Could it be true? Is Internet usage-based billing (UBB) dead in the water? Canadian small and medium sized businesses dependent on Internet access can only hope so.
The Canadian Radio-television and Telecommunications Commission (CRTC) endured yet another rebuke from the ruling Conservative government after Minister of Industry Tony Clement announced that he intends to reverse the CRTC’s decision to allow Bell Canada to charge its resellers for the bandwidth they use on Bell’s network.
While Clement said he was looking forward to the testimony of CRTC chair Konrad von Finckenstein before parliament the minister’s comments were made on Twitter: “I remain very concerned by the #UBB decision of the CRTC & look forward to my review being completed ASAP,” the minister tweeted. “CRTC must go back to drawing board.” Clement wrote in another post.
Although some observers saw this as a rebuke of the CRTC, which agreed to review its own decision before being ordered to do so by the government, at least one Canadian SMB operator remains skeptical.
“This is just an announcement about a review, they haven’t reversed the ruling yet,” said Thomas Gofton, CEO of Synn Studios Inc., a small online video outfit based in Guelph, Ontario.
Synn Studios is one of the many Canadian SMBs that are opposing the CRTC ruling which would essentially lead to a situation where people could expect to pay ISPs up to $2.35 per gigabyte of data they consume above monthly limits stipulated by their contracts with their provider.
Related story – Small businesses join revolt over usage-based billing
Rogers, Bell, Telus, Shaw and other large service providers that control 95 per cent of the market already employ bandwidth caps, although these companies focus their marketing on Internet connection speed. Essentially the faster the Web connection, the more consumers pay. Smaller Internet resellers that purchase Internet connection from incumbent ISPs and resell the service at a discount have cornered a share of the market by offering customers significantly more bandwidth.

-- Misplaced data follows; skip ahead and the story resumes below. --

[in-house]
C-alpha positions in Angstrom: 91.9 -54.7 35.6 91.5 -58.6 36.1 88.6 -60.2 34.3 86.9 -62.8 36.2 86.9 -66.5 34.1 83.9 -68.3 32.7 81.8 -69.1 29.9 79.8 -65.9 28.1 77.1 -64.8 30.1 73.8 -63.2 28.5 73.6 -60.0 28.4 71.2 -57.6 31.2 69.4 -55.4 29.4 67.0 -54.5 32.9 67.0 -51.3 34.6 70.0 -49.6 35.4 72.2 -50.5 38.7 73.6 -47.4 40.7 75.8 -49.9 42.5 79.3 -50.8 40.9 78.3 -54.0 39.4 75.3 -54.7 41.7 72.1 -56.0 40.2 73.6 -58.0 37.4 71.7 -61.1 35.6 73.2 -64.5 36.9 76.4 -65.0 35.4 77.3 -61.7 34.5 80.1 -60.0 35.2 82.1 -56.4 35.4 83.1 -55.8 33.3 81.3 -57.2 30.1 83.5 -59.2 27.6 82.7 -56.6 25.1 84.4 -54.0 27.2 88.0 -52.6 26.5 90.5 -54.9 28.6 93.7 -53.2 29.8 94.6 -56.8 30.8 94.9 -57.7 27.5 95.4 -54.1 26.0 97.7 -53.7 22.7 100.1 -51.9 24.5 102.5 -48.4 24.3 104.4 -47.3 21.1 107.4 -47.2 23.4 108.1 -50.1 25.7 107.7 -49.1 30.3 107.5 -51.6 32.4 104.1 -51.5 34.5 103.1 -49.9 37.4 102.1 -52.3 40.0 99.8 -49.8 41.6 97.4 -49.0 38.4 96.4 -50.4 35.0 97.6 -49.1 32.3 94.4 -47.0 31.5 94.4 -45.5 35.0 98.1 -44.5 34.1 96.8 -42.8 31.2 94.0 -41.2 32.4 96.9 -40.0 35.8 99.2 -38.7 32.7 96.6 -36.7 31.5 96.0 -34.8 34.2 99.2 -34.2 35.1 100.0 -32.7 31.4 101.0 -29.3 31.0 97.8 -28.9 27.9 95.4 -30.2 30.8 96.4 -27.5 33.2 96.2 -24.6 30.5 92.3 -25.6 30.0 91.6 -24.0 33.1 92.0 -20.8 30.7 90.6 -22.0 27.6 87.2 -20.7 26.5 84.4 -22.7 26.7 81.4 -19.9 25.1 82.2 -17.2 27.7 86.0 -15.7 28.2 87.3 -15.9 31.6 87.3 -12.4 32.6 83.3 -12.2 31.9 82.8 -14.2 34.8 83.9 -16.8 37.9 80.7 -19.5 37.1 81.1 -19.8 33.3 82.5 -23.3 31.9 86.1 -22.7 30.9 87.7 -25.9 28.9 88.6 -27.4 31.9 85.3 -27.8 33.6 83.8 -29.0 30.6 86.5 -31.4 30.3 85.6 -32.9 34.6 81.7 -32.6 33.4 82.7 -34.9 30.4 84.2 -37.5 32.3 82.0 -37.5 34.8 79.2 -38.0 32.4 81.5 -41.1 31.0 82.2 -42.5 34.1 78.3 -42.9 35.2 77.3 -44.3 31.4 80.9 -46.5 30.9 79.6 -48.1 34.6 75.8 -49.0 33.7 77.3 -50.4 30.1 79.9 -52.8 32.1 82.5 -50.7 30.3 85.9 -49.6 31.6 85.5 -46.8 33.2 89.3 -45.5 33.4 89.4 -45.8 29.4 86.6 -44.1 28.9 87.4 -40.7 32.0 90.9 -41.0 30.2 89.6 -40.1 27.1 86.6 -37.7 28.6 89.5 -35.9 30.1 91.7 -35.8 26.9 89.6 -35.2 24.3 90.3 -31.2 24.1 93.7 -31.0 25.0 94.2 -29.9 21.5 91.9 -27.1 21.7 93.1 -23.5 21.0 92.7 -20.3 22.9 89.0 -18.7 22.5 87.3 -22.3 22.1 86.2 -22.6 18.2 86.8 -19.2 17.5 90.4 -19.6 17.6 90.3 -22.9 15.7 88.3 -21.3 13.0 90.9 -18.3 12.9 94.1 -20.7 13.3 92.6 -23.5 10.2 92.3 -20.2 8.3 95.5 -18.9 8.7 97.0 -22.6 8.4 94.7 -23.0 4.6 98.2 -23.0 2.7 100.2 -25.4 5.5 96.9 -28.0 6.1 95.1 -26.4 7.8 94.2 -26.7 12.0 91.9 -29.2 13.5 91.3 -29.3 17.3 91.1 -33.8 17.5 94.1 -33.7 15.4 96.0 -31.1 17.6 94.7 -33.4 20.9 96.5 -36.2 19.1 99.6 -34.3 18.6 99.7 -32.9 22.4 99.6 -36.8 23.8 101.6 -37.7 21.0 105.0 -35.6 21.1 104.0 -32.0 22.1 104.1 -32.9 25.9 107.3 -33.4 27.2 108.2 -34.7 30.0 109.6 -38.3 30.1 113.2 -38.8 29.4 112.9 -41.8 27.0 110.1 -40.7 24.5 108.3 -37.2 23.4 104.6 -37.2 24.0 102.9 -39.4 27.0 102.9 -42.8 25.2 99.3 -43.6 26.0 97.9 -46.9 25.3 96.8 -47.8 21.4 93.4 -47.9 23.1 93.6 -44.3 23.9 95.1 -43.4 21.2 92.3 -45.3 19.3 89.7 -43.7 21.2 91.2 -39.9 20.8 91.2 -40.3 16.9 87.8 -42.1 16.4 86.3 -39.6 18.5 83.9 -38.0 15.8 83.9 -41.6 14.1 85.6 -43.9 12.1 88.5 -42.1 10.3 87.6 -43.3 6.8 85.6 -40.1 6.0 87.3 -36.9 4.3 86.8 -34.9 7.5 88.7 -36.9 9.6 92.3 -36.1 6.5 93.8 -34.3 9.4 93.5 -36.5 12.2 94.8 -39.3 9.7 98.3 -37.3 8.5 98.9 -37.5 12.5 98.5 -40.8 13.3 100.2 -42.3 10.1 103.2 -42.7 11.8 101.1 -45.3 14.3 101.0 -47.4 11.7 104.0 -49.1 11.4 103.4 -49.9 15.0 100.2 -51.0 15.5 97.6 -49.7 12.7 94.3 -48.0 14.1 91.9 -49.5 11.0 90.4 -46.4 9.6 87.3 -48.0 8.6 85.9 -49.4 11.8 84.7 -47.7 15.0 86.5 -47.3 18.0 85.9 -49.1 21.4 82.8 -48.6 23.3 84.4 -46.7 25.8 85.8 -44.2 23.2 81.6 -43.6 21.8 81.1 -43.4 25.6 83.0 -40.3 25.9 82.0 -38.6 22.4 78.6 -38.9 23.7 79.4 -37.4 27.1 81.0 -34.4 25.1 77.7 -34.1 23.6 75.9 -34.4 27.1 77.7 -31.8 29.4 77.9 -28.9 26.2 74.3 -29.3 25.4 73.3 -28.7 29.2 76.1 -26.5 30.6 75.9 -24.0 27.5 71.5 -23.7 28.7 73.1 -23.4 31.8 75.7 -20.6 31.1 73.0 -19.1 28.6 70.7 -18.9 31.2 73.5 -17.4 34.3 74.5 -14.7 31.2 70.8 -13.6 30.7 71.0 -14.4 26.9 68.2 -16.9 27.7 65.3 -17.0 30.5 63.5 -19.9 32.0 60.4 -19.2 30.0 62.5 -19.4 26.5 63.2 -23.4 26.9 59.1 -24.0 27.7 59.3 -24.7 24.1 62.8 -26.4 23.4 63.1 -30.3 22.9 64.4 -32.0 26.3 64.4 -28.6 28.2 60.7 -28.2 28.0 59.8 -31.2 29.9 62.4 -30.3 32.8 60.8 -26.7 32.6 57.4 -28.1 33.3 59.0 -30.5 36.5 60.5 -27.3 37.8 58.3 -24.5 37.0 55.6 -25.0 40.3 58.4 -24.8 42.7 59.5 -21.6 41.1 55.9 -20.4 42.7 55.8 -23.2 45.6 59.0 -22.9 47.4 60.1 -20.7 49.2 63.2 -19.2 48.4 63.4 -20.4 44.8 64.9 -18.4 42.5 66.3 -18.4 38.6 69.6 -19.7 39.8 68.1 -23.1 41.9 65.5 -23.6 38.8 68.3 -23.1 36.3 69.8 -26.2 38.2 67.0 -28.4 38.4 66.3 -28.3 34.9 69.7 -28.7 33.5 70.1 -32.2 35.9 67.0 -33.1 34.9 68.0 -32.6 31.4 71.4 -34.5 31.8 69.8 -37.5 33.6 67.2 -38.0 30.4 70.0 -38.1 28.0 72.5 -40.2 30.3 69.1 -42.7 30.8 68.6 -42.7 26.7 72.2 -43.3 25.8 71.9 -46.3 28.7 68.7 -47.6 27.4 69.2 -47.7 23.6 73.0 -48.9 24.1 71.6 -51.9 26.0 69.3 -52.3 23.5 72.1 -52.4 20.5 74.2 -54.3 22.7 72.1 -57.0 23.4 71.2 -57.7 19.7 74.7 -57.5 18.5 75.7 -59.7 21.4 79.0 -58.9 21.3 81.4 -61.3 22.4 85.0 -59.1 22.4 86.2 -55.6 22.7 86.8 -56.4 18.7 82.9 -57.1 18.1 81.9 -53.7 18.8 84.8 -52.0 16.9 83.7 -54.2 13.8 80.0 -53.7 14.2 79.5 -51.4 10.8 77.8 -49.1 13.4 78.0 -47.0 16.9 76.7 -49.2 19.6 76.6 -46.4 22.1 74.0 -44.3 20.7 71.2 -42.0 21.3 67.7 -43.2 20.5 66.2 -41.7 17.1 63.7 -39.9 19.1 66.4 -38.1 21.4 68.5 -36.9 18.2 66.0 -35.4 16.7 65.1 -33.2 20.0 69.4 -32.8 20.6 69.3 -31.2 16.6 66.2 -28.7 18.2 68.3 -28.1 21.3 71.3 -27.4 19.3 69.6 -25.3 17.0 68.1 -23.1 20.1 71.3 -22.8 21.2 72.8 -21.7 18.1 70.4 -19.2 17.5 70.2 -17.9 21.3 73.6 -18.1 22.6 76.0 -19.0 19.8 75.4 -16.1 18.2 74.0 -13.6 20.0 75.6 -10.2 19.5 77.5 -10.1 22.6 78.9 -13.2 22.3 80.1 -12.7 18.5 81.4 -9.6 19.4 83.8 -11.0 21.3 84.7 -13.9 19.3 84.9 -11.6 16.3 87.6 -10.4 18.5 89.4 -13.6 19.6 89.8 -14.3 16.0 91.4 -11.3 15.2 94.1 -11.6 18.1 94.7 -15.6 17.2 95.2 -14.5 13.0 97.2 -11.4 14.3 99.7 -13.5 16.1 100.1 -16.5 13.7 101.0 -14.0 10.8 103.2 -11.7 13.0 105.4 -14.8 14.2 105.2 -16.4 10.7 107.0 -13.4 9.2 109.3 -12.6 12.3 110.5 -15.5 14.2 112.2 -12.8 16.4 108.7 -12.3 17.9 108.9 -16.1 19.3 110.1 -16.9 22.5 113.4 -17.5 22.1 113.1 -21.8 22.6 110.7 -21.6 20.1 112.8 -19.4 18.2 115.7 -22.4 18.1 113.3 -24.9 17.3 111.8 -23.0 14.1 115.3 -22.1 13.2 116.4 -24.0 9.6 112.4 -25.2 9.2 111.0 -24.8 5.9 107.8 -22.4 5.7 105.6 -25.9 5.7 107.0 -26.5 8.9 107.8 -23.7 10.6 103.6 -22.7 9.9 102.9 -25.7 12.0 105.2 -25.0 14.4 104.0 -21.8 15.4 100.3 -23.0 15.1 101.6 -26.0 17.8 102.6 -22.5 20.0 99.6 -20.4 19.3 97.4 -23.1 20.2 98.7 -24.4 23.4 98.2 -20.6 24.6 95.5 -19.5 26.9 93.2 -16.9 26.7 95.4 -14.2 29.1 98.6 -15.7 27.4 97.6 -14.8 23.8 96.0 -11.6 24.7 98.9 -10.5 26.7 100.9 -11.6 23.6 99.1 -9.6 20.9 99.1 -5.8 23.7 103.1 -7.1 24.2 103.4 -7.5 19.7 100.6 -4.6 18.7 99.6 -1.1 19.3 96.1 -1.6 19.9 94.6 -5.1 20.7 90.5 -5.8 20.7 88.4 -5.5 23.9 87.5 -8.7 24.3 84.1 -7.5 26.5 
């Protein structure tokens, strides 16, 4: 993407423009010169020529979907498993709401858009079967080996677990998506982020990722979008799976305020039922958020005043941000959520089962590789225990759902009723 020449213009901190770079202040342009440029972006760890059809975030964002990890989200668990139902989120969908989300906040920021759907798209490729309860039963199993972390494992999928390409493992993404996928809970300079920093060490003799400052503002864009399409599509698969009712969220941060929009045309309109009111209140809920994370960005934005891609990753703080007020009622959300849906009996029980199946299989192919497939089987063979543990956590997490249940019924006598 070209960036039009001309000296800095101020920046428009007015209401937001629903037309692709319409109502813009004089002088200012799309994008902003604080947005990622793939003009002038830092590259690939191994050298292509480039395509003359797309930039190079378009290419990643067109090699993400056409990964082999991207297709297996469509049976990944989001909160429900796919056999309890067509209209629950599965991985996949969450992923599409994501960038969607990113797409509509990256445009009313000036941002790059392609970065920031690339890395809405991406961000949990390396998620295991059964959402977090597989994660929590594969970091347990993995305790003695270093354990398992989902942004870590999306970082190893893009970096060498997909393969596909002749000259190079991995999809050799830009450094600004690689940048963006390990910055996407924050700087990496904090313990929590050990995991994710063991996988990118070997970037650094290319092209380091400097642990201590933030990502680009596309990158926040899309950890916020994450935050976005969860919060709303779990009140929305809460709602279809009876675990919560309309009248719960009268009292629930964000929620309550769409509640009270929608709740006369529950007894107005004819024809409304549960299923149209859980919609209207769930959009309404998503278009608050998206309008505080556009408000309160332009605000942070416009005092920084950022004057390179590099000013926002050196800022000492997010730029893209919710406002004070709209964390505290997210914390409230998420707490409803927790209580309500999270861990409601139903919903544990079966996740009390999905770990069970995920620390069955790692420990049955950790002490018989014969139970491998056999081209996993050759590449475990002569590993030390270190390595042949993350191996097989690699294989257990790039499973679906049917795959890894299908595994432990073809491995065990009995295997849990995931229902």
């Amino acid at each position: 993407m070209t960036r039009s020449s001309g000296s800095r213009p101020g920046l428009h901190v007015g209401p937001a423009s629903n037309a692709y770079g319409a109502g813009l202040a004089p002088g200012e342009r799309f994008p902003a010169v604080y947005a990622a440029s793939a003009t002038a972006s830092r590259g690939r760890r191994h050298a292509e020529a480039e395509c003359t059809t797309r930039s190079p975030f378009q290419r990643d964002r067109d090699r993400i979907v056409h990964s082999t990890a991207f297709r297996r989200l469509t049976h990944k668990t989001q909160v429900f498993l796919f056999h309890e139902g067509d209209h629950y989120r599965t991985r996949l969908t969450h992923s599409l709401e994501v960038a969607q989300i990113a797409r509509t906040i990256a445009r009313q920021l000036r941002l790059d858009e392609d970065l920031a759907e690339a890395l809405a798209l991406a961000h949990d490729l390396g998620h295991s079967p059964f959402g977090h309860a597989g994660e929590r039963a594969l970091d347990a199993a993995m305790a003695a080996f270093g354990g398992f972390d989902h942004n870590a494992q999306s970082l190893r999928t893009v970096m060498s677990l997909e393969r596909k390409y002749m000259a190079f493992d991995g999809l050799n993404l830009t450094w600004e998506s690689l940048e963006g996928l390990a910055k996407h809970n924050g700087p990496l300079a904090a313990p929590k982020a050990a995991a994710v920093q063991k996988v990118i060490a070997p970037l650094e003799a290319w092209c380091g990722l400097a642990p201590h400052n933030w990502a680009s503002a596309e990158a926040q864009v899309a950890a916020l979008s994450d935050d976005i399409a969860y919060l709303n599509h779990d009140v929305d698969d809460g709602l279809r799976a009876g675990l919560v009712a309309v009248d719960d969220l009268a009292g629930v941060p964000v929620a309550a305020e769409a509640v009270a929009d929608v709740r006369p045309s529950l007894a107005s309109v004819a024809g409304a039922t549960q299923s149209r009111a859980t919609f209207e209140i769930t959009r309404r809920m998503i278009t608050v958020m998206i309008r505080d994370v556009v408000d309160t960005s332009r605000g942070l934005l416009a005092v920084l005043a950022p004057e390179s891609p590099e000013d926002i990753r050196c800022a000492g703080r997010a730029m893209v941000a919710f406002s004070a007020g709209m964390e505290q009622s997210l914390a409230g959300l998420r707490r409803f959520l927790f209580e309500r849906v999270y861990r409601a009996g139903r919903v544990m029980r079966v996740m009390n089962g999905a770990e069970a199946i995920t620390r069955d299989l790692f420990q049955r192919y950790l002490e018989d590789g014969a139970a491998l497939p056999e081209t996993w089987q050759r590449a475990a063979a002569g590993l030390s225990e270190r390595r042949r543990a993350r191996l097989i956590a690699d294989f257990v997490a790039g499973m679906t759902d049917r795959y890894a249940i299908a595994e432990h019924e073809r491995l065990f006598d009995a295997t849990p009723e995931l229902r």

Companies like TekSavvy of Chatham, Ont., which offers up to 300 GB of bandwidth, has attracted a lot of customers. But the CRTC decision allows Bell to charge TekSavvy based on the amount of bandwidth it uses, a scheme that TekSavvy says would eliminate the smaller ISPs competitive advantage.
ITBusiness.ca readers weigh in
Even before Clement’s announcement, opposition to the ruling has been growing. An ITBusiness.ca online poll shows that a vast majority of our readers believe the metered billing is “unfair,” with more than three-quarters of voters choosing that option.
As much as 16.67 per cent of readers said “usage based billing is OK, but we need larger monthly caps for what we pay.”
As of press time none of our readers have check out the space for: “Usage based billing is OK, and current download caps are fair.”
One ITBusiness.ca commenter using the name Heated said: “Paying for bandwidth like any other service is a first step in better managing their system by Bell. Like other resources, the unmanaged overuse leads to problems in the future. This cost big bandwidth users can be reduced by better packaging their data, zipping it up! Cost incurred can be written off by these companies.”
There was also very strong criticism of the CRTC.
“Wow, how can a non-elected body of twits have so much power? Something has gone wrong in our political system. Small businesses, like mine, created most jobs in Canada and likely are a huge portion of our GDP,” Carpediemwebs wrote.
“Time to dissolve the corrupt-to-the-core CRTC… how about some consumer protection for once?” wrote another commenter.
SMBs wait and see
Businesses that will be affected by a metered billing regime are adopting a wait-and-see stance.
Rocky Gaudrault, president of TekSavvy said Clement’s decision was a move in the right direction.
“He (Clement) just spoke up and said ‘yes we’ll look into it (ruling) once more,’ I think this is awesome,” said Gaudrault.
“We’ll have to see what their review turns up,” he said. “Hopefully they make a swift decision before March 1.”
TekSavvy has already announced to its customers that the company will be switching to a new payment structure if Bell begins charging the company under the UBB method.
“We still don’t know how it goes. I hope this is more than just political posturing,” said Gofton of Synn Studios. He noted that is was “interesting” that the issue surfaced when talks of election are in their air.
“I hope the political parties are now just saying they oppose the ruling in order to curry favour from voters and then forget about quashing it when the issue has died down,” he said.